julia> derivative(Polynomial([1, 3, -1]))
Polynomial(3 - 2*x)
```

Return the roots (zeros) of `p`

, with multiplicity. The number of roots returned is equal to the degree of `p`

. By design, this is not type-stable, the returned roots may be real or complex.

```
julia> roots(Polynomial([1, 0, -1]))
2-element Vector{Float64}:
-1.0
1.0
julia> roots(Polynomial([1, 0, 1]))
2-element Vector{ComplexF64}:
0.0 - 1.0im
0.0 + 1.0im
julia> roots(Polynomial([0, 0, 1]))
2-element Vector{Float64}:
0.0
0.0
```

Fit a polynomial (of degree `deg`

or less) to `x`

and `y`

using a least-squares approximation.

```
julia> xs = 0:4; ys = @. exp(-xs) + sin(xs);
julia> fit(xs, ys) |> p -> round.(coeffs(p), digits=4) |> Polynomial
Polynomial(1.0 + 0.0593*x + 0.3959*x^2 - 0.2846*x^3 + 0.0387*x^4)
julia> fit(ChebyshevT, xs, ys, 2) |> p -> round.(coeffs(p), digits=4) |> ChebyshevT
ChebyshevT(0.5413⋅T_0(x) - 0.8991⋅T_1(x) - 0.4238⋅T_2(x))
```

Visual example:

Polynomial objects also have other methods:

For standard basis polynomials, 0-based indexing is used to extract the coefficients of `[a0, a1, a2, ...]`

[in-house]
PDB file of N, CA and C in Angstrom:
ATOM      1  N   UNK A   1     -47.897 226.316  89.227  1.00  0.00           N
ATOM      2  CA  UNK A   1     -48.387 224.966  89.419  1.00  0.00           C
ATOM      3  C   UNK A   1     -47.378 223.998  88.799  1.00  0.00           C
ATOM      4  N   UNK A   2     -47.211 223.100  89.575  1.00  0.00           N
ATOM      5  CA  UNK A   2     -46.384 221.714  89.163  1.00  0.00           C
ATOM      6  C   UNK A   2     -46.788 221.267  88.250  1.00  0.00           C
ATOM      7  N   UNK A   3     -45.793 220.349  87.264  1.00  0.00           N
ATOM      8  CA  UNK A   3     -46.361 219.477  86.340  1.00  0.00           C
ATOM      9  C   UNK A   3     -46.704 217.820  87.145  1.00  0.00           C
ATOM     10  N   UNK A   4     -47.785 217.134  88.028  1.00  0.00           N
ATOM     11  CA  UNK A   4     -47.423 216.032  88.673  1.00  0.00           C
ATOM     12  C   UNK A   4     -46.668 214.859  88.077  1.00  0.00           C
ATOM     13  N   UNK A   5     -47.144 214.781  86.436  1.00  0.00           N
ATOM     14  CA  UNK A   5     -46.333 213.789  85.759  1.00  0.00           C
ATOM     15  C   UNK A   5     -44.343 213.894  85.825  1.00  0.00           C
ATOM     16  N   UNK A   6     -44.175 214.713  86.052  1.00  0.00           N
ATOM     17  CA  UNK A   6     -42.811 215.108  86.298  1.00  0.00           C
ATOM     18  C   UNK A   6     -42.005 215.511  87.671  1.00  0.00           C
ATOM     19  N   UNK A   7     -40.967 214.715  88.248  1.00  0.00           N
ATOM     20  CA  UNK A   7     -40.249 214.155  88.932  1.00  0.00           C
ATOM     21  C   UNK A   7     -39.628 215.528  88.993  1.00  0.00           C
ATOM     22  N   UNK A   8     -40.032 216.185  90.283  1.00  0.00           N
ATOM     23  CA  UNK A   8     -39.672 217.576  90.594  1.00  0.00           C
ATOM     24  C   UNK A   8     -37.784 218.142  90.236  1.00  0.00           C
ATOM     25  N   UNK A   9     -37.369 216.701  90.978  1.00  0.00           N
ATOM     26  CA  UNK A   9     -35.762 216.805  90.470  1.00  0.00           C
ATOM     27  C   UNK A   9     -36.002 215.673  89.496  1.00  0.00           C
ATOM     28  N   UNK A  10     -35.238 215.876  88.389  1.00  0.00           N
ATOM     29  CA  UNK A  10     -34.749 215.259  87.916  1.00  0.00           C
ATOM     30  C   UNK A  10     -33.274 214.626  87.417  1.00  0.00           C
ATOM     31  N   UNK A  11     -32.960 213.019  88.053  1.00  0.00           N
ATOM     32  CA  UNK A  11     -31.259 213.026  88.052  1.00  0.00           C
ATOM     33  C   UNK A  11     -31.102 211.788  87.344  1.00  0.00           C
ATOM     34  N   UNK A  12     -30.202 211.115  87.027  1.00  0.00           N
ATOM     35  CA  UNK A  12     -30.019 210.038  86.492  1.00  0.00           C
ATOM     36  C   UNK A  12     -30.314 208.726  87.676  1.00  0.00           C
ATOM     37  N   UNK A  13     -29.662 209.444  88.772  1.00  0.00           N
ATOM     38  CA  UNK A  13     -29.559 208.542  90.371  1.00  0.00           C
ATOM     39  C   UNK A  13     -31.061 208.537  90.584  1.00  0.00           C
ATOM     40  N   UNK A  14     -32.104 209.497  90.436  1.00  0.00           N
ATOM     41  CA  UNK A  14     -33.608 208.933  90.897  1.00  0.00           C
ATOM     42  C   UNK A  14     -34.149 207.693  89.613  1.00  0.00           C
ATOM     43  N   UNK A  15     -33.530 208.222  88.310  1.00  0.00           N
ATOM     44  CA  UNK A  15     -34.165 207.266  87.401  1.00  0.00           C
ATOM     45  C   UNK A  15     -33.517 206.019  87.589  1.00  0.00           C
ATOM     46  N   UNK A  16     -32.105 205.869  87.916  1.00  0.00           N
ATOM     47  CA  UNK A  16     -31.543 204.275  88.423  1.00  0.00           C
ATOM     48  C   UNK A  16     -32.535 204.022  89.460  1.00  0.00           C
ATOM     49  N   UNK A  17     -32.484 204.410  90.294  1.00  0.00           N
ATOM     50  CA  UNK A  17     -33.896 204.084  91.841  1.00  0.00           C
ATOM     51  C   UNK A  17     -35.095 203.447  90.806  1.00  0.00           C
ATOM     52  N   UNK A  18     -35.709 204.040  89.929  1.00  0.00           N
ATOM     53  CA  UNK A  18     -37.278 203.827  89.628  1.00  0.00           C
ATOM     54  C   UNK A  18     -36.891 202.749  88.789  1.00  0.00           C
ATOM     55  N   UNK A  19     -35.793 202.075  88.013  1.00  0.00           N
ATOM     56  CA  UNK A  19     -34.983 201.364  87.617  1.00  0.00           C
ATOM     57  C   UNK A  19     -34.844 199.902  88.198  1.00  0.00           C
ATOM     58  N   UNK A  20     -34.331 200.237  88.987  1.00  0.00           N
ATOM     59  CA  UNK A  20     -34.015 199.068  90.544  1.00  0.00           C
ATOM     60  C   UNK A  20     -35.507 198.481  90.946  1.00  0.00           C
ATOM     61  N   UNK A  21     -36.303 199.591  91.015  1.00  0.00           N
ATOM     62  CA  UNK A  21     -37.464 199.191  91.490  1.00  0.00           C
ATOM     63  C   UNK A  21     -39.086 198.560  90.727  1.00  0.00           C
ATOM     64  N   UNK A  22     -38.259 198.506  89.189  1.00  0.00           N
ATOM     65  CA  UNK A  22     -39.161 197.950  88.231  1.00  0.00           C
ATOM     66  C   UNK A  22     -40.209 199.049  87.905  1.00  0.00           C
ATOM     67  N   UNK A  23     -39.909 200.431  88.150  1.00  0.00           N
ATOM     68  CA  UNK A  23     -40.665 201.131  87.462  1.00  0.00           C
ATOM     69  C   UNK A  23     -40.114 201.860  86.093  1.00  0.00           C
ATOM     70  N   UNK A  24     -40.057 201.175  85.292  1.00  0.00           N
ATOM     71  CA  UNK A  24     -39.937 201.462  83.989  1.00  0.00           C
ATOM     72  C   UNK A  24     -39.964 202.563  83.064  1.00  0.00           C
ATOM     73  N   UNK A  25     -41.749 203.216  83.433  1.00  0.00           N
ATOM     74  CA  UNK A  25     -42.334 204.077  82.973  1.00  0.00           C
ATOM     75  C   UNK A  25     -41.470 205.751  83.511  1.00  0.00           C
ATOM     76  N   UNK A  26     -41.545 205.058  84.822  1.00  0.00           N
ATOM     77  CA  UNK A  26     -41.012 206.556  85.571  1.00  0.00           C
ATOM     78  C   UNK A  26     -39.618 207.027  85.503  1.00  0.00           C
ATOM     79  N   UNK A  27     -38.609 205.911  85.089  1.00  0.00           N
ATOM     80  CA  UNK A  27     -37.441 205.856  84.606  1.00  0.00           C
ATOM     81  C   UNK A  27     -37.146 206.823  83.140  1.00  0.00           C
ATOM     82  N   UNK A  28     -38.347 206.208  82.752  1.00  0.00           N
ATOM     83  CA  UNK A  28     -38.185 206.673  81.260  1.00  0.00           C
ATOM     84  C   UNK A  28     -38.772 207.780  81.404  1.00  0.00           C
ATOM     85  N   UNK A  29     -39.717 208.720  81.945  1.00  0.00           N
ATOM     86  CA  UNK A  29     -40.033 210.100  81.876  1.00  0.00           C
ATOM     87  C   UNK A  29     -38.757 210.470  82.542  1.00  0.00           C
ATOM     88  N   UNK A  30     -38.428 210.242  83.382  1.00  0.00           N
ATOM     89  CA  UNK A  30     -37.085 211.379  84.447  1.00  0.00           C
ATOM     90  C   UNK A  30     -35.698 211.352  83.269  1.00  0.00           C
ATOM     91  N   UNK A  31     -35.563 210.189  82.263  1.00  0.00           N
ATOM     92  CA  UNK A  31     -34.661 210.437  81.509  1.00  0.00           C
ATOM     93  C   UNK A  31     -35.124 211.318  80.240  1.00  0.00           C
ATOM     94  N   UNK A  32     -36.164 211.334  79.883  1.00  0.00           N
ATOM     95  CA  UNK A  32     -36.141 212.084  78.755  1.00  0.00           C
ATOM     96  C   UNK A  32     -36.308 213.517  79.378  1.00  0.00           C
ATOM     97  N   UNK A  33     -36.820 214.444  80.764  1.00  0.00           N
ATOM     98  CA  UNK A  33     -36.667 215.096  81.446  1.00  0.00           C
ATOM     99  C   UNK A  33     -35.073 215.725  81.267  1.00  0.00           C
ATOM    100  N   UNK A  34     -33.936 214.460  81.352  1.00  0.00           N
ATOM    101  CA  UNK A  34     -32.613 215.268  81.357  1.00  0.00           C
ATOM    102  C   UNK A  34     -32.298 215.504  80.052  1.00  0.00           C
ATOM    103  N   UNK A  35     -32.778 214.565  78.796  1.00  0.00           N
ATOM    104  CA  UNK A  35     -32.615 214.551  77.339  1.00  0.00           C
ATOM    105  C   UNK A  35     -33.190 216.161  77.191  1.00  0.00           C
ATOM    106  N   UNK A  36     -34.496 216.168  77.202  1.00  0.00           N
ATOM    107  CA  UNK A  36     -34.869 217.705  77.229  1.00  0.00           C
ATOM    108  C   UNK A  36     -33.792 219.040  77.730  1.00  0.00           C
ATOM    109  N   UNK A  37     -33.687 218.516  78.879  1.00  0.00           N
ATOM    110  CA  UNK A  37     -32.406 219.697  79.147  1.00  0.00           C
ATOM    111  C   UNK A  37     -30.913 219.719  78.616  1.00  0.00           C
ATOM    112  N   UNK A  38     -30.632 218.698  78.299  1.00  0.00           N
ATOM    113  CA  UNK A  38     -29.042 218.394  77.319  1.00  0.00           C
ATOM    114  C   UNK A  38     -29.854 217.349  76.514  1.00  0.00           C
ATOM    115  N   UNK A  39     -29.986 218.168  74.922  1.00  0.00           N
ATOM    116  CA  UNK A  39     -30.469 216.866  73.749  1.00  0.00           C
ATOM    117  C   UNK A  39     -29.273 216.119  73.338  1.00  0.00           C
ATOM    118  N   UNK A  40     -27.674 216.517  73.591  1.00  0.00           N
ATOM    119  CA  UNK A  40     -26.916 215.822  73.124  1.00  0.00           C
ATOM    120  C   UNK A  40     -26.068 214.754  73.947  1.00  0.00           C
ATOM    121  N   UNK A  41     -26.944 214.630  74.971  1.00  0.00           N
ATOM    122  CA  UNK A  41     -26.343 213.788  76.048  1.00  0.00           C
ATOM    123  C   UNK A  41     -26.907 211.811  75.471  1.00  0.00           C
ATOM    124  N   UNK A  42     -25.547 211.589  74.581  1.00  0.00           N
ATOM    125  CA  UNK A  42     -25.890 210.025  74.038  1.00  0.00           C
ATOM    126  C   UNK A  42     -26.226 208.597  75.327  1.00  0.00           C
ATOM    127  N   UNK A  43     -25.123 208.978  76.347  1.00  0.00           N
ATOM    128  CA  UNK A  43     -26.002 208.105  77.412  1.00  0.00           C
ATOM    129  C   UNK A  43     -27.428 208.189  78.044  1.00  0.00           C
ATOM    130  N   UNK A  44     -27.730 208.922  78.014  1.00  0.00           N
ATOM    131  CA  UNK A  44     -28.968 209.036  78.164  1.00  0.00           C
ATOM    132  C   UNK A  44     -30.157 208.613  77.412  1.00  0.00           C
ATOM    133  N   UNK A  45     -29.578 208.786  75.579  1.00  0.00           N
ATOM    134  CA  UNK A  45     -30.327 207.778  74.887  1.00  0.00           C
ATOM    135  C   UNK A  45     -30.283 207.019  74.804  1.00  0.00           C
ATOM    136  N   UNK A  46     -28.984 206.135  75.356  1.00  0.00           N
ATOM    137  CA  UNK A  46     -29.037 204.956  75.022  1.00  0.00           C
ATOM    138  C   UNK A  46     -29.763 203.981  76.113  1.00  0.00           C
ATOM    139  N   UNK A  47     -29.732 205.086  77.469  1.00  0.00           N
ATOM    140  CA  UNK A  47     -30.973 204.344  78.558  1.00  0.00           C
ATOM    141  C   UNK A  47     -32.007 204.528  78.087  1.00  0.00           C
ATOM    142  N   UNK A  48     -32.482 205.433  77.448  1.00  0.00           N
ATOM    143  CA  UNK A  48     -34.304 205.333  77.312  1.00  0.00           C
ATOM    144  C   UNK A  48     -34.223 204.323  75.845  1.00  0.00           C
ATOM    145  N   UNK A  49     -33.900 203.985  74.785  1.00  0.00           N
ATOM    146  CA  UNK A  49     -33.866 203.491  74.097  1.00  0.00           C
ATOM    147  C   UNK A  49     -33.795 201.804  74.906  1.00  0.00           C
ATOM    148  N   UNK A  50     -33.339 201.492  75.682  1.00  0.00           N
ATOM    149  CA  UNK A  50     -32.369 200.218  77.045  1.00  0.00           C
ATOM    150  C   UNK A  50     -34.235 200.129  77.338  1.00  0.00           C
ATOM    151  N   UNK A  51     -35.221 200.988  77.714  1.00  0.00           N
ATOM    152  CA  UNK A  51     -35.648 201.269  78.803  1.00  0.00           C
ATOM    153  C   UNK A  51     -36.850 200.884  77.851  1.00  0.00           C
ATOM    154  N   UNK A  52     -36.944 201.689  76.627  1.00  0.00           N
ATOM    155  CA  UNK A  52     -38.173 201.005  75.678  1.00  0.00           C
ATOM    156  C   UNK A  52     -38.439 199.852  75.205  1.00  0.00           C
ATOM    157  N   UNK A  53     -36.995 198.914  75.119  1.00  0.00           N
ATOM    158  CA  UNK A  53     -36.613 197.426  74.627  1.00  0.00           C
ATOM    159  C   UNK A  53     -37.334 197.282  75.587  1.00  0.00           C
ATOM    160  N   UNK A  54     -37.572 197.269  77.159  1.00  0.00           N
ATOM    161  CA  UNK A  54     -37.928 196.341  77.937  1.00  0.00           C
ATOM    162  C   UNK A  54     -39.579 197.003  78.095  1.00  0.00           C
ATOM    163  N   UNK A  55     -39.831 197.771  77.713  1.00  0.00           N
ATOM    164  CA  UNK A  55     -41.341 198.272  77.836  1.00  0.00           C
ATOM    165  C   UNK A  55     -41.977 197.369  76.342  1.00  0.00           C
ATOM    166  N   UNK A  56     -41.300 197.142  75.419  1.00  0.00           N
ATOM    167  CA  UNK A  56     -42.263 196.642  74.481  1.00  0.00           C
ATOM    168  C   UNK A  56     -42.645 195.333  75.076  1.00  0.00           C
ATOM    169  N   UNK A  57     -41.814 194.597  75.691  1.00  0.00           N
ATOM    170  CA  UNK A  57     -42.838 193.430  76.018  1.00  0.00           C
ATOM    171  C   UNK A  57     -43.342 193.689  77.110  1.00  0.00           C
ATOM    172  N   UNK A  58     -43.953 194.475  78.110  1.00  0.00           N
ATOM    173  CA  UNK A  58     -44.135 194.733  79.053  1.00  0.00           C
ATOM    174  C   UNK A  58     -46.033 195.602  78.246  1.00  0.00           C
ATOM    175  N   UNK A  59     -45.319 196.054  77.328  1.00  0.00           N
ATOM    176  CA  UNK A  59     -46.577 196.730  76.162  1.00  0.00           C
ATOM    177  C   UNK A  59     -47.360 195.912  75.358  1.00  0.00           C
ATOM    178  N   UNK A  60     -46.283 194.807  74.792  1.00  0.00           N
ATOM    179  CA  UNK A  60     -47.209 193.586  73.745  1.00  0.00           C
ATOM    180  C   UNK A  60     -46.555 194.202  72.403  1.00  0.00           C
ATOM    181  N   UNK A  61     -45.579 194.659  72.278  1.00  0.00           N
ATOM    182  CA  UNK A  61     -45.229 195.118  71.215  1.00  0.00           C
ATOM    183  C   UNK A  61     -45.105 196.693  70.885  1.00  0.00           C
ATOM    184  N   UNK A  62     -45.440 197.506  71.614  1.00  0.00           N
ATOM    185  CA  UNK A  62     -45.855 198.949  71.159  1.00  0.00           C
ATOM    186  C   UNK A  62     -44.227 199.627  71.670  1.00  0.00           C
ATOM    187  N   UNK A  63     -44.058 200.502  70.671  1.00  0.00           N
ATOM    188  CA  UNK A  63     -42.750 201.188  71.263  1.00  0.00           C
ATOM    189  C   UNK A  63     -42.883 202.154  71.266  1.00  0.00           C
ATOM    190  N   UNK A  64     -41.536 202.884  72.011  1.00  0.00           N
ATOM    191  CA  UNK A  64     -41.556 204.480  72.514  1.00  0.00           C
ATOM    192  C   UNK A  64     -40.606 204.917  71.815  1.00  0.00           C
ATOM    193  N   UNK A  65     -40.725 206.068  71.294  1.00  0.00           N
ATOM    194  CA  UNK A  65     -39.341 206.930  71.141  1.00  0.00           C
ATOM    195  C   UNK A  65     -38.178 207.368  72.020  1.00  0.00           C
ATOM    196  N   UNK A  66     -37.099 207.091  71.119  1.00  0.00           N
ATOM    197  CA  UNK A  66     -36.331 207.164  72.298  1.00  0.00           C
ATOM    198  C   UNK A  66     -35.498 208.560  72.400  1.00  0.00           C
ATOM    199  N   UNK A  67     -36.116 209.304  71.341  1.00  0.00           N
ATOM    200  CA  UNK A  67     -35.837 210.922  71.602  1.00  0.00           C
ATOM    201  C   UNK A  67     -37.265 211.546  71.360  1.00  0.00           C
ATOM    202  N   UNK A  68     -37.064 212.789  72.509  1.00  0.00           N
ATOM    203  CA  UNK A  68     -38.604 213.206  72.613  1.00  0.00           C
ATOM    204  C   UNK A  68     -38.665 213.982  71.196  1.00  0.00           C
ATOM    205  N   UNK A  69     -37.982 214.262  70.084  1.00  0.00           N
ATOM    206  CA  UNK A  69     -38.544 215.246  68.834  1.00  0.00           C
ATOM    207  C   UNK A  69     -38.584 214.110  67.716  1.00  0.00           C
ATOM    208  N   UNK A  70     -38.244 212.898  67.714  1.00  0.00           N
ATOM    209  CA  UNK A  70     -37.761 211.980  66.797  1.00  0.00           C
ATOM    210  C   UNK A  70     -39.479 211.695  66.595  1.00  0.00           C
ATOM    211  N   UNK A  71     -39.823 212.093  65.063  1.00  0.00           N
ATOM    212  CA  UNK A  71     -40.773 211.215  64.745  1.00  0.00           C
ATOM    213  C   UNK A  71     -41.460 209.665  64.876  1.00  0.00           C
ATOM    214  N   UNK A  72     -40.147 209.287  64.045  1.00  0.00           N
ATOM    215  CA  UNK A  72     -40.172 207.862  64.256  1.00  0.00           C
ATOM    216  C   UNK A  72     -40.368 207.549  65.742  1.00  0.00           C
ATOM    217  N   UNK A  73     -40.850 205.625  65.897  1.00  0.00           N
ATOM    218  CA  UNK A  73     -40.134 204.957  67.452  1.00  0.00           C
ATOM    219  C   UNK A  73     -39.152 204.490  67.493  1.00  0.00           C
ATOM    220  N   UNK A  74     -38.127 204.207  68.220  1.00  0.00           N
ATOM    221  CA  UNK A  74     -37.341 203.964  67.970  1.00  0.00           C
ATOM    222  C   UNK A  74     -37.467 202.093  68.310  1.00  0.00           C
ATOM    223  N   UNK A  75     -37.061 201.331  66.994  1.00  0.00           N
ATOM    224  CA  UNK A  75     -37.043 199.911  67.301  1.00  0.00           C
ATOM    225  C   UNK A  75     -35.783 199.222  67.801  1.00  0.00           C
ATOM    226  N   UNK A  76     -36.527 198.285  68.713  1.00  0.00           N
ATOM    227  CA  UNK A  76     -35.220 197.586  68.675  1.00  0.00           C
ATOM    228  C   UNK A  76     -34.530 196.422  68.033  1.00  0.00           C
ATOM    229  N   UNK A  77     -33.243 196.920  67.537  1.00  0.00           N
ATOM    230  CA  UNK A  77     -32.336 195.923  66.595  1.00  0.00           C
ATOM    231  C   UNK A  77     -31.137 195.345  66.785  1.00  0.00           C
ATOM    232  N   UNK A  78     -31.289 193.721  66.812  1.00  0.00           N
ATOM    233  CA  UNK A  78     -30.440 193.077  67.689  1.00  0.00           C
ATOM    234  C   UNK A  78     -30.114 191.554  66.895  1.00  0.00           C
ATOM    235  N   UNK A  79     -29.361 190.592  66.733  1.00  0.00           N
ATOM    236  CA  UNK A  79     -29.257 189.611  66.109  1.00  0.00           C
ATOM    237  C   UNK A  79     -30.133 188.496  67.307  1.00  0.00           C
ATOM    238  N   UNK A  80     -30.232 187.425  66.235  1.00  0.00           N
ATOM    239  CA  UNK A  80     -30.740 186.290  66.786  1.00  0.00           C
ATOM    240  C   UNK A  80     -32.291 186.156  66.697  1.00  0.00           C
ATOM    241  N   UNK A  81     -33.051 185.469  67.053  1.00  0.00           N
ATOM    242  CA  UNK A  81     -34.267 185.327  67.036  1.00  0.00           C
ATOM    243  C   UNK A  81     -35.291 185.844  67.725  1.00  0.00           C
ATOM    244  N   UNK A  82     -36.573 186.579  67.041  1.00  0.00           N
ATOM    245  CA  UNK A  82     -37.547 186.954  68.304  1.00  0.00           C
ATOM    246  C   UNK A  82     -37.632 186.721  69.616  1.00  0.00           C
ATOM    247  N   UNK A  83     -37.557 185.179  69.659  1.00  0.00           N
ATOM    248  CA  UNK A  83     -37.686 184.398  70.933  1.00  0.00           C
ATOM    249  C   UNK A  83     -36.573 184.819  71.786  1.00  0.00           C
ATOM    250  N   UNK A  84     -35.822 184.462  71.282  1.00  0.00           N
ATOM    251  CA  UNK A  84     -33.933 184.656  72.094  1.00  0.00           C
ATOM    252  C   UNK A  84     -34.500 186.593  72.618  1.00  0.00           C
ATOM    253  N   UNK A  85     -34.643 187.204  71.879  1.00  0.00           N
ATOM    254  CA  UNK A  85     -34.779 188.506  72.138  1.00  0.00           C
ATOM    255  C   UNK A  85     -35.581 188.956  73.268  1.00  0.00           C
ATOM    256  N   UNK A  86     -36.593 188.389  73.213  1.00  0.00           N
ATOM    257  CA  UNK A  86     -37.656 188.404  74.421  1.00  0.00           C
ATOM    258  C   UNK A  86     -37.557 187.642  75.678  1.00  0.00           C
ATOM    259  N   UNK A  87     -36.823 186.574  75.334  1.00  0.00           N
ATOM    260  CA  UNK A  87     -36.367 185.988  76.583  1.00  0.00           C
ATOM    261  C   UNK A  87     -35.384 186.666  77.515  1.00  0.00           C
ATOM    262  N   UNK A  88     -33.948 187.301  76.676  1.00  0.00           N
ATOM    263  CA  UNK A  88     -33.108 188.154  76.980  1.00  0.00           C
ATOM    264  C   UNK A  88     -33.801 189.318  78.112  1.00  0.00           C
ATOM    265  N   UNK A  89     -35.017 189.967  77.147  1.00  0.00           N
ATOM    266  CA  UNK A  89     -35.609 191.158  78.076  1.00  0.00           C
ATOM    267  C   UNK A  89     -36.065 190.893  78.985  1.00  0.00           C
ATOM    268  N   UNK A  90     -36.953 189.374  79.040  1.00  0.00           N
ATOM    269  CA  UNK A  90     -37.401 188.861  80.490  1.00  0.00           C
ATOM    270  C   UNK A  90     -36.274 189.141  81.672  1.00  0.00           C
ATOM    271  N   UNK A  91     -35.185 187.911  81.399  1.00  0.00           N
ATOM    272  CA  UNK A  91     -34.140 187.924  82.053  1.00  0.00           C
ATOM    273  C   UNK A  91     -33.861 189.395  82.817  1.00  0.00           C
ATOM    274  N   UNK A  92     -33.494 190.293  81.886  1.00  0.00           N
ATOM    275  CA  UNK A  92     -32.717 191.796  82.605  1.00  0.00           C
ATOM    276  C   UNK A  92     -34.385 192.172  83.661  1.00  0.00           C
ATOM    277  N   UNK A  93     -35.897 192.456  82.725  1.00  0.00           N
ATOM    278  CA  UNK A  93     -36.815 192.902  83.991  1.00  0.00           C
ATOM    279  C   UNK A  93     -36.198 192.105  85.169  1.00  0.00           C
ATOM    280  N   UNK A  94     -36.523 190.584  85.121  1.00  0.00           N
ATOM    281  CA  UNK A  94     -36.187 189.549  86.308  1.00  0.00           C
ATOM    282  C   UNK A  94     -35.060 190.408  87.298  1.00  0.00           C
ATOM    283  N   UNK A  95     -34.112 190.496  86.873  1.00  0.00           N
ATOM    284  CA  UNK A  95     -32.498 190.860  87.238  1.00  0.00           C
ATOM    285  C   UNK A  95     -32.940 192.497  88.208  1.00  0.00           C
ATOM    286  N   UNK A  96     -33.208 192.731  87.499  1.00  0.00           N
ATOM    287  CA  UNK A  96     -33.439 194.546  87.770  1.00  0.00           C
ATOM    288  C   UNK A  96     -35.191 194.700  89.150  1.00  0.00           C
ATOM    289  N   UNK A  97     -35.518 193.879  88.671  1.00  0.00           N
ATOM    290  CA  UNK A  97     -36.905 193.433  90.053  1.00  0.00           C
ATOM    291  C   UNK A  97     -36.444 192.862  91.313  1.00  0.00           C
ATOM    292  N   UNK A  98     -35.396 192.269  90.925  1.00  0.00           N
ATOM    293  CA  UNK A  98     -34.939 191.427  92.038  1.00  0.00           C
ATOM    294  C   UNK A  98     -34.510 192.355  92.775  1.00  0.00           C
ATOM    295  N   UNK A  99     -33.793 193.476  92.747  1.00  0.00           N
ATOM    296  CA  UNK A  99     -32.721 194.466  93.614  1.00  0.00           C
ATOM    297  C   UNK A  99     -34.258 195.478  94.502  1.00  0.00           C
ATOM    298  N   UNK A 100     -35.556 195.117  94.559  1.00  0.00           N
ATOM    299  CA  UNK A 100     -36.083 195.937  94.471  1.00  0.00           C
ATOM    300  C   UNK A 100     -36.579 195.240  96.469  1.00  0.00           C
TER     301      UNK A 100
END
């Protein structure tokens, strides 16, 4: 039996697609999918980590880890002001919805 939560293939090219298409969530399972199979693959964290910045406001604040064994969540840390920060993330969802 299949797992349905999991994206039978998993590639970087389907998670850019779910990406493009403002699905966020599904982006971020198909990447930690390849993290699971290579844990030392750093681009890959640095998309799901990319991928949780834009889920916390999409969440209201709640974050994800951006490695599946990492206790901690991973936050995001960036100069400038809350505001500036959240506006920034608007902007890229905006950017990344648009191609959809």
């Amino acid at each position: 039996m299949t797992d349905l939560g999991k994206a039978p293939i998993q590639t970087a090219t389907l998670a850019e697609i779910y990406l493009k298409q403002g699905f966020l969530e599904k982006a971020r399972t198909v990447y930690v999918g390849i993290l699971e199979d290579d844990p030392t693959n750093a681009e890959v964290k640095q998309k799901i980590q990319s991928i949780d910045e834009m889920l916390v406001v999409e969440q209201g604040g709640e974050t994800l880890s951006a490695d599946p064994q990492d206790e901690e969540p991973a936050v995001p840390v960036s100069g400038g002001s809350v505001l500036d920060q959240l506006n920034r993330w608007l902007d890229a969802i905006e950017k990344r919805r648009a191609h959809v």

; for mutable polynomials, coefficients may be changed using indexing notation.

`coeffs`

: returns the coefficients

`degree`

: returns the polynomial degree, `length`

is number of stored coefficients

`variable`

: returns the polynomial symbol as a polynomial in the underlying type

`LinearAlgebra.norm`

: find the `p`

-norm of a polynomial

`conj`

: finds the conjugate of a polynomial over a complex field

`truncate`

: set to 0 all small terms in a polynomial;

`chop`

chops off any small leading values that may arise due to floating point operations.

`gcd`

: greatest common divisor of two polynomials.

`Pade`

: Return the Pade approximant of order `m/n`

for a polynomial as a `Pade`

object.

StaticUnivariatePolynomials.jl Fixed-size univariate polynomials backed by a Tuple

MultiPoly.jl for sparse multivariate polynomials

DynamicPolynomials.jl Multivariate polynomials implementation of commutative and non-commutative variables

MultivariatePolynomials.jl for multivariate polynomials and moments of commutative or non-commutative variables

PolynomialRings.jl A library for arithmetic and algebra with multi-variable polynomials.

AbstractAlgebra.jl, Nemo.jl for generic polynomial rings, matrix spaces, fraction fields, residue rings, power series, Hecke.jl for algebraic number theory.

LaurentPolynomials.jl A package for Laurent polynomials.

CommutativeAlgebra.jl the start of a computer algebra system specialized to discrete calculations with support for polynomials.